FEEL GOOD | #HeroesWearMasks: NGO aims to distribute 18.5m masks to poorer communities

The organisation believes mask use should not be a privilege and that everyone should have access to them in order to prevent the spread. (Photo by Gallo Images/Fani Mahuntsi)
The organisation believes mask use should not be a privilege and that everyone should have access to them in order to prevent the spread. (Photo by Gallo Images/Fani Mahuntsi)
  • The fight against Covid-19 needs more interventions on prevention, the African Potential Foundation, which set to distribute masks, believes.
  • Under the #HeroesWearMasks, the NGO is aiming at distributing to impoverished areas where the risk is great.
  • The organisation aims to raise R1.2 billion in order to distribute masks to 18.5 million people.    

A non-profit organisation headed by a group of public health practitioners is gearing up for a campaign aimed at normalising the use of fabric masks by South Africans, in order to reduce the spread of Covid-19, especially in impoverished and high density areas. 

The African Potential Foundation (APF) has developed a strategy to distribute masks en-masse to communities that are mostly at high risk of contracting and transmitting the virus.

The organisation believes mask use should not be a privilege and that everyone should have access to them in order to prevent the spread. It also believes prevention will be much cheaper than treatment.  

Among those involved in the organisation is member of the Ministerial Advisory Committee, Professor Glenda Gray.  

The campaign, termed #HeroesWearMasks, plans to raise R1.2 billion for the manufacturing of 18.5 million mask-up packs that will be distributed to impoverished communities across the country.

Speaking to News24 about the campaign on Friday, Dr Jenny Coetzee, APF founder and chief executive, said the masks, which would be locally produced, were certified and had a medical grade filter that had been tested against the standard fabric and N95 versions.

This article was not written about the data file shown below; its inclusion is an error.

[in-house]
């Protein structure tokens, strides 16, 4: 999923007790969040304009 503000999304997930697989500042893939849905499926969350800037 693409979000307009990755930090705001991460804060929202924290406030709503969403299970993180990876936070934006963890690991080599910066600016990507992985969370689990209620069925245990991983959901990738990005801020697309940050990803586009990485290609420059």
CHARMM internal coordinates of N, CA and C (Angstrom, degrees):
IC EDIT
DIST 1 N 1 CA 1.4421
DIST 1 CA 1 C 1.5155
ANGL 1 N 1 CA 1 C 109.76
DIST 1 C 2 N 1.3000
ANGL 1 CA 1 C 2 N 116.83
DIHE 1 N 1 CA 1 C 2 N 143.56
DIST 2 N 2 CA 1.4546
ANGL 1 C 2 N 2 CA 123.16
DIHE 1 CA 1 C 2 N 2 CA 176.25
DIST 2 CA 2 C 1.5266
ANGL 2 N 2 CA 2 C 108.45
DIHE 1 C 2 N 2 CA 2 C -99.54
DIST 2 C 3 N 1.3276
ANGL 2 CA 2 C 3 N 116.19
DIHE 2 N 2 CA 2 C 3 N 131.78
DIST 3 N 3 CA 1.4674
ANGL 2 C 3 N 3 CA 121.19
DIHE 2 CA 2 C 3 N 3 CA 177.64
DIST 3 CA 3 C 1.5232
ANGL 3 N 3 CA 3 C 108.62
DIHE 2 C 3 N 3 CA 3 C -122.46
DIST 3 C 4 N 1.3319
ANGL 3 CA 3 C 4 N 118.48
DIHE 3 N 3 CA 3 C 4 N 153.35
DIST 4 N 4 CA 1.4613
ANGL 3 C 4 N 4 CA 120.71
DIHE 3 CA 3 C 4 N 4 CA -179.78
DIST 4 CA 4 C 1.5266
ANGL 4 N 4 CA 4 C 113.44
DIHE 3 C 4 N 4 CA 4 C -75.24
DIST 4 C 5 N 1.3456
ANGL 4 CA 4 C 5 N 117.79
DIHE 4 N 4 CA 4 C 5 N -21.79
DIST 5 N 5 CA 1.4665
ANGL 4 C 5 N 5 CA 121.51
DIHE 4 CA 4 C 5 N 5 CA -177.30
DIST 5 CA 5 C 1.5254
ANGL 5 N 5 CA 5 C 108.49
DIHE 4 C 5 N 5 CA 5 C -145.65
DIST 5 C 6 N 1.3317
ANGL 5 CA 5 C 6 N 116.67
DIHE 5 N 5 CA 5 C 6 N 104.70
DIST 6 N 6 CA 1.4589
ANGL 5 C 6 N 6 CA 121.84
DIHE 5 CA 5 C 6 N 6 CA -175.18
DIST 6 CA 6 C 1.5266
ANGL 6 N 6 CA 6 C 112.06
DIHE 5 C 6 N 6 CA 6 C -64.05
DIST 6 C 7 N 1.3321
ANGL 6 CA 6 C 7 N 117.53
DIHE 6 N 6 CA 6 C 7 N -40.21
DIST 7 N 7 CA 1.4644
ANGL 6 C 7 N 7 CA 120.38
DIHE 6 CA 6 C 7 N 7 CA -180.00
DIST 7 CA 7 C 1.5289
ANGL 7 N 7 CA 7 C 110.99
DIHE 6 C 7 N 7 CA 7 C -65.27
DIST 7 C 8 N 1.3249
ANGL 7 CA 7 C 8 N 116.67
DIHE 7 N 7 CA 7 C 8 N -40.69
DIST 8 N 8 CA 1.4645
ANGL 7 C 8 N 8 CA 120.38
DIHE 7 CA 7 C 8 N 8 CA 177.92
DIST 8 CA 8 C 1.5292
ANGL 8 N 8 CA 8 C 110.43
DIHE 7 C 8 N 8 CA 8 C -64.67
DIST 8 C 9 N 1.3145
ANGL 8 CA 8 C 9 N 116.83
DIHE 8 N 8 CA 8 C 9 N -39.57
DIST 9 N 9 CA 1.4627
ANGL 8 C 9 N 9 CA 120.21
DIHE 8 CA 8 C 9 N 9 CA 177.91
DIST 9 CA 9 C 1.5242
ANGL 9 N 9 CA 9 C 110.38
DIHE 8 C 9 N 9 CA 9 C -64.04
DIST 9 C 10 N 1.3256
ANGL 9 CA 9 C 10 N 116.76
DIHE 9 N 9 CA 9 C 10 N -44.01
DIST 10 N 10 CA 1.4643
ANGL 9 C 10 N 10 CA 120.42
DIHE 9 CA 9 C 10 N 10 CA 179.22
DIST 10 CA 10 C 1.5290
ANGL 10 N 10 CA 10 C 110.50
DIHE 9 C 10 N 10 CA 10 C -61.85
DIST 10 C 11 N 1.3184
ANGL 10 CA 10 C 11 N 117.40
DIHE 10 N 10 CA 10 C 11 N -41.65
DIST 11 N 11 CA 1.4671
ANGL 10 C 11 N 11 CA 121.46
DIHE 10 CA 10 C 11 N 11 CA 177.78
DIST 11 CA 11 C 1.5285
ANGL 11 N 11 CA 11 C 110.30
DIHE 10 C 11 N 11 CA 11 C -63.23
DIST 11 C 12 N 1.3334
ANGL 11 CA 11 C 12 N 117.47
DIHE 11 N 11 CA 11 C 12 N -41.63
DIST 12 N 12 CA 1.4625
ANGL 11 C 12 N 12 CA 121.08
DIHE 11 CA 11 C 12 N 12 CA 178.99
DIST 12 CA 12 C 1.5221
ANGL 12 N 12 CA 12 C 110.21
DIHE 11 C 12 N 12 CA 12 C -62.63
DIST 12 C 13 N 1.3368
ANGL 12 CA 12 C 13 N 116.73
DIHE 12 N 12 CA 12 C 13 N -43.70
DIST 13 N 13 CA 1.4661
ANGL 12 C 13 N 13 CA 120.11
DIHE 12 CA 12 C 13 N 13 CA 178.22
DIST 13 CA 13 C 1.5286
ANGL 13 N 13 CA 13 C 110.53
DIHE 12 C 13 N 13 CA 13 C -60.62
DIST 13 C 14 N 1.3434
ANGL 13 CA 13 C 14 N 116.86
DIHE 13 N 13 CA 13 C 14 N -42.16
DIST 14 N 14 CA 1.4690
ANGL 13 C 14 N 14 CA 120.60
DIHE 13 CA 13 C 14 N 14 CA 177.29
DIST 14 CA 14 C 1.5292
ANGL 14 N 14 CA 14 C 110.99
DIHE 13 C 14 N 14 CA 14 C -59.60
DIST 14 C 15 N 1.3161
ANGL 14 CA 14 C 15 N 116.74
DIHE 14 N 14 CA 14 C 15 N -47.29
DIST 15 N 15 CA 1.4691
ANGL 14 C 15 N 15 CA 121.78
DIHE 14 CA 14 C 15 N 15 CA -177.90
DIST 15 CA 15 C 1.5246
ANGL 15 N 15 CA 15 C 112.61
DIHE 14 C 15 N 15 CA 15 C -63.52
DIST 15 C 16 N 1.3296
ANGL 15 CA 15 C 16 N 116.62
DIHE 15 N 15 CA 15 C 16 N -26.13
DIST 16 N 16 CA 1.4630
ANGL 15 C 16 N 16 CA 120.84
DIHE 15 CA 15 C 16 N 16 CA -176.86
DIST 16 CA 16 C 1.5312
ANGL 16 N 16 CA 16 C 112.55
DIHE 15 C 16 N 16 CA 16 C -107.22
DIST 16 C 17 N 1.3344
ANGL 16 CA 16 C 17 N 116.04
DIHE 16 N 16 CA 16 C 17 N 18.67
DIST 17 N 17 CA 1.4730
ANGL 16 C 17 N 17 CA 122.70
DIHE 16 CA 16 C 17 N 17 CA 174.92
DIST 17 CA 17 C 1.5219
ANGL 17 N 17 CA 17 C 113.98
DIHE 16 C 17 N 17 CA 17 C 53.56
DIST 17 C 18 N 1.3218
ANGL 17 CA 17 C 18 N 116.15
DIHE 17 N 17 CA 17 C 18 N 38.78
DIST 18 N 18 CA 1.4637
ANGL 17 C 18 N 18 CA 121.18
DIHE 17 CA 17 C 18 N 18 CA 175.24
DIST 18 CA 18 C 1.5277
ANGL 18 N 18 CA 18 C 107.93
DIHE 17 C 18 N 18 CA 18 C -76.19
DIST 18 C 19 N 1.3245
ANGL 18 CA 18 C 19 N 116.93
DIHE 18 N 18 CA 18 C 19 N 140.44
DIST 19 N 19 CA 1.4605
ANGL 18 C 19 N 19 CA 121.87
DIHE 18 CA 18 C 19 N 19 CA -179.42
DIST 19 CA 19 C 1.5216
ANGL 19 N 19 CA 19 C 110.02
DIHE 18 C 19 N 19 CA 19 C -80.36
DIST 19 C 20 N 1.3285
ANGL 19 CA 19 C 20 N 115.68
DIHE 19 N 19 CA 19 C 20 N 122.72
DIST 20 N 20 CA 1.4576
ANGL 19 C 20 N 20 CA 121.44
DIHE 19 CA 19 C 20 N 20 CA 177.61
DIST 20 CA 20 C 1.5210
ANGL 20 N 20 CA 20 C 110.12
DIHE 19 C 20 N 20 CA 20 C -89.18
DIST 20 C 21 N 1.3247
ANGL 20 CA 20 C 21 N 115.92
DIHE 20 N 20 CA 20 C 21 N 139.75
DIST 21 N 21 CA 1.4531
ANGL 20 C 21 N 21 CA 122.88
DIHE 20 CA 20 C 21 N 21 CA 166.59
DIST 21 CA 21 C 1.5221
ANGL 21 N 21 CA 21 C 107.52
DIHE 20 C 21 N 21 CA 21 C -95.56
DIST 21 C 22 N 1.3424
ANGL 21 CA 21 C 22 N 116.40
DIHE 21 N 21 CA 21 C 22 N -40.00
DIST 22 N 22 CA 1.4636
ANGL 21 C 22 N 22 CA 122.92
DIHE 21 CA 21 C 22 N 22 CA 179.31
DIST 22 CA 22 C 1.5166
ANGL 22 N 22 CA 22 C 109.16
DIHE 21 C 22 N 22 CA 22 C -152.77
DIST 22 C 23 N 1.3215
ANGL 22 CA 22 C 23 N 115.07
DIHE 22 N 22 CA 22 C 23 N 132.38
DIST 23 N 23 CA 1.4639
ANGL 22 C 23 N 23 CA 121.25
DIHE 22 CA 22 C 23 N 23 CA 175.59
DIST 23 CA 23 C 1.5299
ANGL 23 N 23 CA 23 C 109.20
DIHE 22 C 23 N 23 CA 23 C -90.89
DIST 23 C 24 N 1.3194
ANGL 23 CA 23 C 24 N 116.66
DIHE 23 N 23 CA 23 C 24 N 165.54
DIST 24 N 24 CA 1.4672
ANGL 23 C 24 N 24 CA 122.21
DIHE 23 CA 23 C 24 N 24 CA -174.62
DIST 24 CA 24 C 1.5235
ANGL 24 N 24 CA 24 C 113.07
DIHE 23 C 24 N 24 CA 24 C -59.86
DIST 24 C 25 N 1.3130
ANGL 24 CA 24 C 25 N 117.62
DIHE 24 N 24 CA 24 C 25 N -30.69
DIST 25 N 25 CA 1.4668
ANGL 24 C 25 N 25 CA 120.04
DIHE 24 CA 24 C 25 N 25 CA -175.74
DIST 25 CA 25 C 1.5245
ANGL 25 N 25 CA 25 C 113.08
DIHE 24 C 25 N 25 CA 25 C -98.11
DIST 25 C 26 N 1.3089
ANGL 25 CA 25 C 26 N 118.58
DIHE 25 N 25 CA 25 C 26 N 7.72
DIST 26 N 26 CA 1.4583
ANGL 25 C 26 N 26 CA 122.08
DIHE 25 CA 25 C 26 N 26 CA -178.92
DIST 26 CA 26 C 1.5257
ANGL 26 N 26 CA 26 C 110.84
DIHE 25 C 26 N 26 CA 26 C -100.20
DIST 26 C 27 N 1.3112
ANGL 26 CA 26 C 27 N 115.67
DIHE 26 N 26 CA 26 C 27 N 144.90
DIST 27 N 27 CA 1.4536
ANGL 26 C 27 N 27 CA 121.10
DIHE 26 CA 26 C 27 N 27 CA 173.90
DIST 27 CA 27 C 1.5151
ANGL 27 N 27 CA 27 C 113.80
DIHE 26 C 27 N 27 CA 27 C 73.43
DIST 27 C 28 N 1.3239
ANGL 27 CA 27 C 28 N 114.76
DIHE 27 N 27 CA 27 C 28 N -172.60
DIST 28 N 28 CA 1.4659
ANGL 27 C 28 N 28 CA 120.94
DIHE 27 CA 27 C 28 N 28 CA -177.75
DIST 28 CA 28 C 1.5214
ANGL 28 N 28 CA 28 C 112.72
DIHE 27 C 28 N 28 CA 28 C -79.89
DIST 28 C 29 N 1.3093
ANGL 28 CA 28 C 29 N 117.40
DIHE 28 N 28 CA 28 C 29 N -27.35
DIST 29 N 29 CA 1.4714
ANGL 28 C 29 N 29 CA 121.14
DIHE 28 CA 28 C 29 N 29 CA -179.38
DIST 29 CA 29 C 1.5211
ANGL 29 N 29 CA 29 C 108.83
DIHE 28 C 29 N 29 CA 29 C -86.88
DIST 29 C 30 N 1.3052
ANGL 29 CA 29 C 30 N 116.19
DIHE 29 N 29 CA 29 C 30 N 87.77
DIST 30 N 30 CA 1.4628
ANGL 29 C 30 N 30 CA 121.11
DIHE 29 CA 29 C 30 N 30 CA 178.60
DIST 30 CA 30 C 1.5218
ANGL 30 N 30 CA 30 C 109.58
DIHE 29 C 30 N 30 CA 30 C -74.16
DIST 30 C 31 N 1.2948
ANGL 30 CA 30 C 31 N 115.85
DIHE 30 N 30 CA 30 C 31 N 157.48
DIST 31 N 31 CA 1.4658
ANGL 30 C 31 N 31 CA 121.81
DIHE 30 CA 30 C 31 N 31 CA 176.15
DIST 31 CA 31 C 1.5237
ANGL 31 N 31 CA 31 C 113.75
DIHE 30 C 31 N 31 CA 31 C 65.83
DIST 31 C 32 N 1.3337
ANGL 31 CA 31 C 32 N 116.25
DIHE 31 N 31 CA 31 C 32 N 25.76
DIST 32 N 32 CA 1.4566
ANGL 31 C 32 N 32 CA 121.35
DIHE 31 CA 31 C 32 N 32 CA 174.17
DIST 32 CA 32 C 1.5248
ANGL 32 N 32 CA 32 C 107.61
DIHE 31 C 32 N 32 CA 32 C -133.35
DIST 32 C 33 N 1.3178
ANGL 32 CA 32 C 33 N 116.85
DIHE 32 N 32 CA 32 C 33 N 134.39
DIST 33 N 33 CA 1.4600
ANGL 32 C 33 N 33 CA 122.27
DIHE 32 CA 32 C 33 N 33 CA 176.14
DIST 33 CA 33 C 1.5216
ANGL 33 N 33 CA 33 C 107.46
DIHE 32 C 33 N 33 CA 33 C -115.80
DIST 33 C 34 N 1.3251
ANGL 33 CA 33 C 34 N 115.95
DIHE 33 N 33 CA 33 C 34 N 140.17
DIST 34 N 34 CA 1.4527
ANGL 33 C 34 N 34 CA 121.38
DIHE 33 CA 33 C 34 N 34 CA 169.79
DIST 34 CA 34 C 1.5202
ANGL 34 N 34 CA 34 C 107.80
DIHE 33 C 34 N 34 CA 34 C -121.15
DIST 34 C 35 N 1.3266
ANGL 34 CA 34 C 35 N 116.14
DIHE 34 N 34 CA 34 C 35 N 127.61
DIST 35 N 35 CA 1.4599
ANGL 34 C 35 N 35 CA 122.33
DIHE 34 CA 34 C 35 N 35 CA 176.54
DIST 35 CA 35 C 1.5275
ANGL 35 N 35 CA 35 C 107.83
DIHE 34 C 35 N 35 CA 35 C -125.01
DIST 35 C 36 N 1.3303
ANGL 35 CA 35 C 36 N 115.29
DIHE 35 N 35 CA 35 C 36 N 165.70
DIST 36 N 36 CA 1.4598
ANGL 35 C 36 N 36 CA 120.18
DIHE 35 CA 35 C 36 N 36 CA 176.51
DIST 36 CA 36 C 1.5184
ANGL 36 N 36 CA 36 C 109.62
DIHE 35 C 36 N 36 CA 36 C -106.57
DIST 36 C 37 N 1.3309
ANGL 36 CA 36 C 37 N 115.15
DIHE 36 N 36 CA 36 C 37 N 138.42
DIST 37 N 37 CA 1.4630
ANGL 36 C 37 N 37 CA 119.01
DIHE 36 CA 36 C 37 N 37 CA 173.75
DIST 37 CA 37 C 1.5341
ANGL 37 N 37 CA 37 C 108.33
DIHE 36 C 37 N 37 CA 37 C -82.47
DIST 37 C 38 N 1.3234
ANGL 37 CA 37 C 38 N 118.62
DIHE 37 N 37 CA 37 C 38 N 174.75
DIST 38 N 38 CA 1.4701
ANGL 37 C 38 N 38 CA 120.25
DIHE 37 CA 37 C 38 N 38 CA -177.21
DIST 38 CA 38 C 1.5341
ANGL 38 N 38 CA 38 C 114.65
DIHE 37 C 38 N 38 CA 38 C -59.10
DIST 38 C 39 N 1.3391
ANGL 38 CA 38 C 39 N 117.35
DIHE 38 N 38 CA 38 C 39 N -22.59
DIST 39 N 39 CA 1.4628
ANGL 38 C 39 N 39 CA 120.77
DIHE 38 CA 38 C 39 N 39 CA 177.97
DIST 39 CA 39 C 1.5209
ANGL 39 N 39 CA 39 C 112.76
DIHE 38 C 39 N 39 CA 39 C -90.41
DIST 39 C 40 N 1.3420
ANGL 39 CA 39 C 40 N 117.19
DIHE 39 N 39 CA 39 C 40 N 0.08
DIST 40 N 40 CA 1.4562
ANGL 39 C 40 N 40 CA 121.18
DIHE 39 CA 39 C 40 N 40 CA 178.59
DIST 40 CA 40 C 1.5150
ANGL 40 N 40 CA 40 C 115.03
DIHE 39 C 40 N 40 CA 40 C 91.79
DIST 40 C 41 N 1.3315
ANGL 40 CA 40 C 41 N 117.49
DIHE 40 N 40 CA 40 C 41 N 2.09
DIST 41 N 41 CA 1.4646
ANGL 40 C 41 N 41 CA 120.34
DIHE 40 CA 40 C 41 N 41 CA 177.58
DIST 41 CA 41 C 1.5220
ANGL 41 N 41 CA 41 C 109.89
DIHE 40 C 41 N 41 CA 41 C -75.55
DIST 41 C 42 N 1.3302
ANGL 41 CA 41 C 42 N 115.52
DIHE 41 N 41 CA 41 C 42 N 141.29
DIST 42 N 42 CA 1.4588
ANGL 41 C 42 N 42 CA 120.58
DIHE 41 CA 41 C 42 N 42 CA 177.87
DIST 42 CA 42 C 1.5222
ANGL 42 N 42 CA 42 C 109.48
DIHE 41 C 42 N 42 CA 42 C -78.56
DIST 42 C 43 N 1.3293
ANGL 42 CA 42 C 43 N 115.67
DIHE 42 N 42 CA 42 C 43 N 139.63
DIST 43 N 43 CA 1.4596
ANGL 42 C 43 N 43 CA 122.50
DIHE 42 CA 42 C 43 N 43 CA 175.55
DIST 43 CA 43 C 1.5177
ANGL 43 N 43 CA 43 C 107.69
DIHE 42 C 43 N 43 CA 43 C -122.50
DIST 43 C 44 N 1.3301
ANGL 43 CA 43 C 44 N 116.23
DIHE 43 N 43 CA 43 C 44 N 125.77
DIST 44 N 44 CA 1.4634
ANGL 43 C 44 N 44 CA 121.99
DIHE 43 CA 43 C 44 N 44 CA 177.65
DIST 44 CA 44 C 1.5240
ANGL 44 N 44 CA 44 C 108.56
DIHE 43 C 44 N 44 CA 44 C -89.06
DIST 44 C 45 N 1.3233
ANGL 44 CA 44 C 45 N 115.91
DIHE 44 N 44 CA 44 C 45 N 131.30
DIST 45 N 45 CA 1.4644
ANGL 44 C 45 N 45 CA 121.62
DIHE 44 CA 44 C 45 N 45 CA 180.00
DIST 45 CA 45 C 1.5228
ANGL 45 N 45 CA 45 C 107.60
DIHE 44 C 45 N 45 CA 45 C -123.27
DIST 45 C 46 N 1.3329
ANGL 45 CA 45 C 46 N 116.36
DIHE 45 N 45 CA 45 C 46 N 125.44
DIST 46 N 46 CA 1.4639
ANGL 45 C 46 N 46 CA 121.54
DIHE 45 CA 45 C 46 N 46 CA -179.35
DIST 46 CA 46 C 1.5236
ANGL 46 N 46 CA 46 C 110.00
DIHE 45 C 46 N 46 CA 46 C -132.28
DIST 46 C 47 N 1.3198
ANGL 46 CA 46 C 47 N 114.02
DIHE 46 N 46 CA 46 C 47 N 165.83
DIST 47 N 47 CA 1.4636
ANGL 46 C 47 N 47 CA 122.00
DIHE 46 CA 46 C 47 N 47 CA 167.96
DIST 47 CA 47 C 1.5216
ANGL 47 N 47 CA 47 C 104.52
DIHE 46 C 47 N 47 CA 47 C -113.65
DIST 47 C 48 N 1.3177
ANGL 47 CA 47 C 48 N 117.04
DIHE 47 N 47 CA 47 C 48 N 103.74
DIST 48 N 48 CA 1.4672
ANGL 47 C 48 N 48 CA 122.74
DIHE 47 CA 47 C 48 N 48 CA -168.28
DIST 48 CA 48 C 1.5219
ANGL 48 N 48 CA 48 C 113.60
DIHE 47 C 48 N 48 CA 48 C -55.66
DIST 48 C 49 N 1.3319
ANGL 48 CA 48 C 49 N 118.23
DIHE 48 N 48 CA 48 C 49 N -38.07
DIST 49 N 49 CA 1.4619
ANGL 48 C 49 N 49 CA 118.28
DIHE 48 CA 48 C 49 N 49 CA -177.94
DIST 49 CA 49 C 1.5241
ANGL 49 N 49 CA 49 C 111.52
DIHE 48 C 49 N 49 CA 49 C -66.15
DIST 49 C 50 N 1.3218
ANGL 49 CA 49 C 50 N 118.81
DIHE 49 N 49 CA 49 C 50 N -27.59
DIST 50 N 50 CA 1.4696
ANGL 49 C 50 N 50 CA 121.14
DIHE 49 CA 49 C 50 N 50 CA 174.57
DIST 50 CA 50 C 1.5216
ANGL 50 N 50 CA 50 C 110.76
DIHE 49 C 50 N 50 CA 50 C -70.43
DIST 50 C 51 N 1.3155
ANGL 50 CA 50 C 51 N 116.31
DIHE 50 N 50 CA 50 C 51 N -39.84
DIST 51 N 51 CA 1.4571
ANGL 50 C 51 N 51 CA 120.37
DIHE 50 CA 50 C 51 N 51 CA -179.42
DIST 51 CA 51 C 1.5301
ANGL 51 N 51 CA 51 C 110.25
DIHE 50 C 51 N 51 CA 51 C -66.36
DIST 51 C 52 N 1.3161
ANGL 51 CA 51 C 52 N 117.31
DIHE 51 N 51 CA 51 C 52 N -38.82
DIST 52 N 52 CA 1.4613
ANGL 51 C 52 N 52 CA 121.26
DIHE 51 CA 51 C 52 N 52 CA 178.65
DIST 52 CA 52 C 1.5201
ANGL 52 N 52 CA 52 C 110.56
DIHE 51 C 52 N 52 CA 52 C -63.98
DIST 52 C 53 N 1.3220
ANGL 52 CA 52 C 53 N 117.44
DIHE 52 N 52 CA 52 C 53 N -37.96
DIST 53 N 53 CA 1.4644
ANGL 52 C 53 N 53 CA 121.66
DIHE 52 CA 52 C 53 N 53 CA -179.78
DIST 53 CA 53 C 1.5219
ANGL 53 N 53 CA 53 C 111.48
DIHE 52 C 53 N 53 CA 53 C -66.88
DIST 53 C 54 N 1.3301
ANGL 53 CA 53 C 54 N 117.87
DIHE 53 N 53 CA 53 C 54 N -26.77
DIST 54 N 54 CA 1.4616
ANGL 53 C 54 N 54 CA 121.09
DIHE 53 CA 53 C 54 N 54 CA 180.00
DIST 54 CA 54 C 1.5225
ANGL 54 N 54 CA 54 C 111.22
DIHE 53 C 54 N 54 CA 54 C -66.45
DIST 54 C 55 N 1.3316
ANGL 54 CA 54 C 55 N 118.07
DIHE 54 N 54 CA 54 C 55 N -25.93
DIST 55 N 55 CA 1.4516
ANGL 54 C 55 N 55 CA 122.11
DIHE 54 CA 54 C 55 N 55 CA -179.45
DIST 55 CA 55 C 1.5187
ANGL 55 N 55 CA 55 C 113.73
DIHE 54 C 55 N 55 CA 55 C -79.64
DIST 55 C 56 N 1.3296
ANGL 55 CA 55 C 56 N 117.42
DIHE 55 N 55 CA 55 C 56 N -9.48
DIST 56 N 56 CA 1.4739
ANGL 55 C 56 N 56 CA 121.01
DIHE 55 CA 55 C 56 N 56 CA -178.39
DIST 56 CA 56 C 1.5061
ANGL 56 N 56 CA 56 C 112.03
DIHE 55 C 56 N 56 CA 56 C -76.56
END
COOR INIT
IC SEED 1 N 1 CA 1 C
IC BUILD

Coetzee is also the head of Prevention in Key Populations at the Perinatal HIV Research Unit at Wits University.

Ready to use masks

The masks are:
  1. Sterilised and ready to use.
  2. Include a medical grade filter and designed to fit comfortably on face.  
  3. Locally produced.

The masks were comfortable and designed to fit around the nose, mouth and chin area, said Coetzee.  

The pack is set to come with three sterilised ready to use masks, to allow people to put them on without having to first wash them. 

Coetzee said each person would receive three masks, with the idea being that they wear one, carry a second for emergencies, while washing the third one.

"We are ensuring we are giving a very high quality mask to people who won't actually have access to it, but probably have the greatest risk profile.

"So it's guys who are living in high density setting, often very impoverished [and] are probably quite vulnerable to a multitude of diseases, and they are not going to have access to great healthcare.

"Some of them might be illegal immigrants, some of them might be local. We are unfazed about who we give them to. The point is that as a nation we need to be working together," Coetzee said.

ALSO READ | 'Poor social distancing, not wearing masks': People letting guard down at a most crucial time, says Mkhize

The mask pack will also come with a two-page infographic with instructions in five languages - English, isiZulu, isXhosa, Afrikaans and Sesotho. Additional languages are set to be added later.

The infographic has information on how to correctly wear and wash the masks, as well as tips on social distancing. 

The campaign will initially be focused in Gauteng, KwaZulu-Natal and the Western Cape, three of the country's most populous provinces.

Broader non-pharmaceutical approach

The campaign is being funded through corporate and private donations. 

Coetzee said the foundation was also working with the taxi industry. It was looking at assisting associations with sanitation and how to become ambassadors focused on educating people about the virus.

She said the organisation was also looking at ways in which it could help with an ongoing filtration or sanitation process in taxis, because the risk was high in vehicles transporting multiple people.

Dr Jenny Coetzee said:

#HeroesWearMasks is a much broader kind of non-pharmaceutical approach to how we address Covid-19 and how do we do it in a way that is very cognisant of our communities.

Speaking on the timelines, Coetzee said the process of negotiating funds for the campaign was underway.

She said the development of the process was important to them because they sought certification for the products.

The first order of masks had been placed and manufacturing was underway, said Coetzee.

She added that they hoped to start distributing the first batch within the next seven to 10 days.

"In terms of our timelines, the fundraising is an ongoing process. We've finished signing contracts with a variety of different corporates at the moment and have started receiving funds. It's a journey. We are not going to raise R1.5 billion overnight."

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